152
Examinations will then govern all
153
And Private Tutors will be sought
154
Evil consequences of this
155
And with changing Examiners
157
These evils to be avoided
158
A Standard course requisite
159
Case when the Lecturers are the Examiners
160
Cannot be general in the University
161
Examiners may propose difficulties
171
We must have Paper as well as Oral Examina tions
172
Paper Answers should be made public
173
Fairness of Paper Examinations
174
Is Education Information
175
Use of Special Examinations
176
Danger of General Examinations
177
Arithmetic to be learnt at School
179
Rules to be learnt before reasons
180
Which gives interest to demonstrations
181
Mensuration to be learnt at School And use of Logarithms
182
Classics and Mathematics to be read 184 Elementary before higher subjects
184
Permanent before Progressive Mathematical sub jects
185
And in Classics 187 Examination at beginning of residence
187
Prizes out of the common course
188
Those principles applicable to Cambridge
189
Compliments of Moderators
194
Examinations of Questionists
195
Subjects
196
Problems
197
Hours
198
Examination by Fathers of Colleges
200
Junior Optimes
201
Proctors Senior Optimes
202
Medallists
203
The Polloi
204
Advantages of the Disputations
205
Causes of Change
206
Annual Examination Syndicate of 1773
208
Graces of 1779 Arrangements of Classes
210
The Law better than the present practice
211
Grace of 1792 for the better attendance of Schools
212
Grace of 1808 A day added to the Examination
213
Books then current in the University
214
Introduction of Analysis
215
Inconvenient result
216
Tendency to innovate
217
Inconveniences felt
218
Grace of 1827 New Plan of Examination
219
Grace of 1828 The Polloi
220
Graces of 1831 1832 Further alterations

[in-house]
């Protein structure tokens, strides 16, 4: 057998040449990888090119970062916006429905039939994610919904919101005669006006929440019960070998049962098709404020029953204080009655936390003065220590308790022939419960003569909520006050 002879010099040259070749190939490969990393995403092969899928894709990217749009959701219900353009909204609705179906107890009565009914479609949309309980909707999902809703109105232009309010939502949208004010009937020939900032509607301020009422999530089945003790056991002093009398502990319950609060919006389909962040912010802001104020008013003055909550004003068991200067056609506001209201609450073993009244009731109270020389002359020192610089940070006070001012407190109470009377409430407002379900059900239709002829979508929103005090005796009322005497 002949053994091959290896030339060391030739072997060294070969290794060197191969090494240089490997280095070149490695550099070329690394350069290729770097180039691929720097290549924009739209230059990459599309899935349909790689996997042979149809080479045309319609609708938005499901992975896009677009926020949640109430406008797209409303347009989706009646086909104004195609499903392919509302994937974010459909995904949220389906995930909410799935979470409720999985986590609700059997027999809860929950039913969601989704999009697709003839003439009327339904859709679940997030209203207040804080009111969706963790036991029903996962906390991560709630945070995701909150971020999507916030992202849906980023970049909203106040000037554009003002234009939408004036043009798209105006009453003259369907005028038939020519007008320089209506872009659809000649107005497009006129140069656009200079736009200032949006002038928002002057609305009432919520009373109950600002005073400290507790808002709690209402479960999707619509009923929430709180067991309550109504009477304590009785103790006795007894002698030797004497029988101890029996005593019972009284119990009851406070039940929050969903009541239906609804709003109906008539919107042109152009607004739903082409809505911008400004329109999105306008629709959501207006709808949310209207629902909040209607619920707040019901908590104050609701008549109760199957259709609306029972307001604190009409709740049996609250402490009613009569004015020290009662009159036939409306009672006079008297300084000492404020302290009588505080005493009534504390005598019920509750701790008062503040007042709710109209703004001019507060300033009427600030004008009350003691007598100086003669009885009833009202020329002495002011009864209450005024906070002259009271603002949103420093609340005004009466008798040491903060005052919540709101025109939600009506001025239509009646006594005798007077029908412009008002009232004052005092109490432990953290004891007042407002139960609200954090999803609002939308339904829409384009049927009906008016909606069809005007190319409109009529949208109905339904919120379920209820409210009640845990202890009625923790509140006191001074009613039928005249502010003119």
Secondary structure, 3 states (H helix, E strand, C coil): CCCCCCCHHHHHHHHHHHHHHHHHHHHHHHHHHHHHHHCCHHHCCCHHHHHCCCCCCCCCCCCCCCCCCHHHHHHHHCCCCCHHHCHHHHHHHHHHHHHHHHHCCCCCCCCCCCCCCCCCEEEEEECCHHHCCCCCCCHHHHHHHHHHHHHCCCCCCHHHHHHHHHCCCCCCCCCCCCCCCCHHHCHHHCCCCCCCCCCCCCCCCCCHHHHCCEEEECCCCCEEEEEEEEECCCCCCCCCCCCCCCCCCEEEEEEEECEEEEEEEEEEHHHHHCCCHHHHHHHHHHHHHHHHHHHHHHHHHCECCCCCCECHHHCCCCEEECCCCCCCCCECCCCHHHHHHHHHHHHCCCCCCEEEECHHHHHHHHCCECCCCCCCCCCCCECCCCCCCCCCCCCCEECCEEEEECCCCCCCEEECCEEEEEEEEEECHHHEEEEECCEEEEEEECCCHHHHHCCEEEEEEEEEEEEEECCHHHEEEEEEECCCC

221
Graces of 1836 1837 Alterations for the Polloi
222
Grace of 1838 Alterations for the Honours 224 Grace of 1840 Syndicatè reappointed
224
Tendency of the changes Classes abolished
225
Reason of this
226
Time extended for Examinees
227
And for Examiners
228
Time added to Questions from Books
229
Knowledge of Principles aimed
230
Want of Standard Books
231
Resulting evils
232
The Remedies 234 A Standard Course of Study
234
To be drawn up by a Board
235
Subjects not to be treated analytically Conic Sections
236
Mechanics Dr Woods
237
Dr Whewells Mechanics
238
Oscillations
239
Newtons Principia
16
Analysis not valuable in Education 52 As the Mathematical element
52
Analysis evades difficulties
53
Standard Geometrical Demonstrations to be used
54
With Questions
55
And Problems
56
Geometry necessary as introductory to Analysis
57
Analysis ill understood disgusts students
58
Faculties which Analysis cultivates
59
Hence Analysis worthless as discipline
60
The Great Classical Schools
63
Their influence on the taste 362 Their influence at the University 363 Importance of improving them 364 Respect due to them 365 Mathematics sho...
65
Mensuration
67
Logarithms
71
The Stability of the University System
74
Caution needed in change 377 Number of recent changes 378 Their operation to be waited for 379 Mode of University Legislation
75
By means of Syndicates 381 Graces proposed by private persons 382 Constitution of the Caput 383 Its
80
Necessity of Latin as a Permanent Study 87 And of Greek
87
Latin and Greek as Progressive Studies
88
Progressive cannot supersede Permanent Studies
89
Latin more necessary than Greek
90
May translations supersede Latin and Greek?
91
Do Translations perplex Examinations